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. Last Updated: 07/27/2016

Voronin Warns Moldova’s Existence at Stake in Vote

CHISINAU, Moldova — Outgoing President Vladimir Voronin told Moldovans on Friday to back his ruling Communist Party in this week’s snap parliamentary election or run the risk of having the state wiped off the map.

Moldovans will vote on Wednesday for the second time in less than four months. The Communists won the last contest in April, sparking violent demonstrations, but their victory margin was not big enough to get their candidate elected by the parliament as the next president.

Most of Moldova was once part of Romania. Voronin, who must step down after two terms, has portrayed liberal opposition parties backing closer ties with Romania as being bent on having their country swallowed up by its western neighbor.

“For the first time, you will be choosing not between programs and promises, not who governs and who is in opposition, but between development and chaos, stability and violence, civic dignity and political treachery,” Voronin said in an appeal published in newspapers Friday.

“Maintaining our statehood, restoring trust and constructive cooperation in civil society is impossible without a decisive victory by the Communist Party.”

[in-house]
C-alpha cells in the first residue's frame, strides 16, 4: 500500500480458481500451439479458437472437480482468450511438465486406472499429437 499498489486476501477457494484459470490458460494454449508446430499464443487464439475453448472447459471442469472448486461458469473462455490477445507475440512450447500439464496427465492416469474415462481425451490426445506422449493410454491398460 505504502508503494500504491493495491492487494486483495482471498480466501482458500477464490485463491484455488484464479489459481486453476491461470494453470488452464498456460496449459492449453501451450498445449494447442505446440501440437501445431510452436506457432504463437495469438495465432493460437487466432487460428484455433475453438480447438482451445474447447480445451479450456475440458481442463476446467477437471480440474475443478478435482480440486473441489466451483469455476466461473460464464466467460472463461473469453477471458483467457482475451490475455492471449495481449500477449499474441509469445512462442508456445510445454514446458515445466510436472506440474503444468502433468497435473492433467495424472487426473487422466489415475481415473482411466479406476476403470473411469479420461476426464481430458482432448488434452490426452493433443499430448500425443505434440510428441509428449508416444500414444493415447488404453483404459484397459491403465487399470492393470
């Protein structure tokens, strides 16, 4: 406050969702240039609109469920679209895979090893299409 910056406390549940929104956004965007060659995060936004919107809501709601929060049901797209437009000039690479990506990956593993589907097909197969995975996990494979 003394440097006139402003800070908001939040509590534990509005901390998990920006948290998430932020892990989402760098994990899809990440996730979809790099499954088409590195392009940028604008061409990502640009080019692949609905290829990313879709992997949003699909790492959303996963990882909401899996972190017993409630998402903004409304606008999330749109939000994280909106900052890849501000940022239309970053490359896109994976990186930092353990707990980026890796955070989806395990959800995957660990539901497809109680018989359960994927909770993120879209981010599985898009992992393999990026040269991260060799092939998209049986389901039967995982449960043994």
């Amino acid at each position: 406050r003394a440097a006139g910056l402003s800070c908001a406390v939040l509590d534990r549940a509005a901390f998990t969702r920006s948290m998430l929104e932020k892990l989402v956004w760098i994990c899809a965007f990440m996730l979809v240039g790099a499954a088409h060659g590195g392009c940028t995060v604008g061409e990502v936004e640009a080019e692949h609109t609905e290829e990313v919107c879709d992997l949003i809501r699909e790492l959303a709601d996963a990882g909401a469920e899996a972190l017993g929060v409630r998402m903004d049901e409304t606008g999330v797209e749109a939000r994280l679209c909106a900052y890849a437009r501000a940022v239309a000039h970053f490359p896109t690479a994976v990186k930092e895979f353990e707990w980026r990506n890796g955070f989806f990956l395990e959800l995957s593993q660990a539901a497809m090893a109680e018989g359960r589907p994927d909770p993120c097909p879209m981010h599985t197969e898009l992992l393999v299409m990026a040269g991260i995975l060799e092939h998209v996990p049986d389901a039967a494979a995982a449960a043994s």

Opposition parties, he said, had “failed to learn the lessons of their defeat [in April] and were continuing to bank on hostility, confrontation, provocation and the defeat of democracy and our independence.”

The few opinion polls published show the Communists in the lead with more than 30 percent support.

But combined support appears to be slightly higher for the three or four opposition parties likely to clear the 5 percent barrier to win seats in the 101-member assembly.

The Communist vote in April stood at just below 50 percent, giving them 60 seats — one short of the tally needed to guarantee the election by the assembly of a president.

Young protesters angry at the prospect of further Communist administration ransacked the parliament and the president’s office.

Opposition parties alleged mass vote rigging but distanced themselves from the unrest, while Voronin accused them of plotting a coup and said Romania had fomented the violence.

Voronin relies on rural voters who see the Communists as reliable providers of pensions and basic services. Educated, better-off urban residents tend to back the opposition.

Moldova has close historical and cultural ties with Romania, an EU member, but it also has long-standing links with Russia.

Voronin has varied in his alliances, initially aligning with Moscow but later accusing the Kremlin of abetting Russian-speaking separatists in Transdnestr.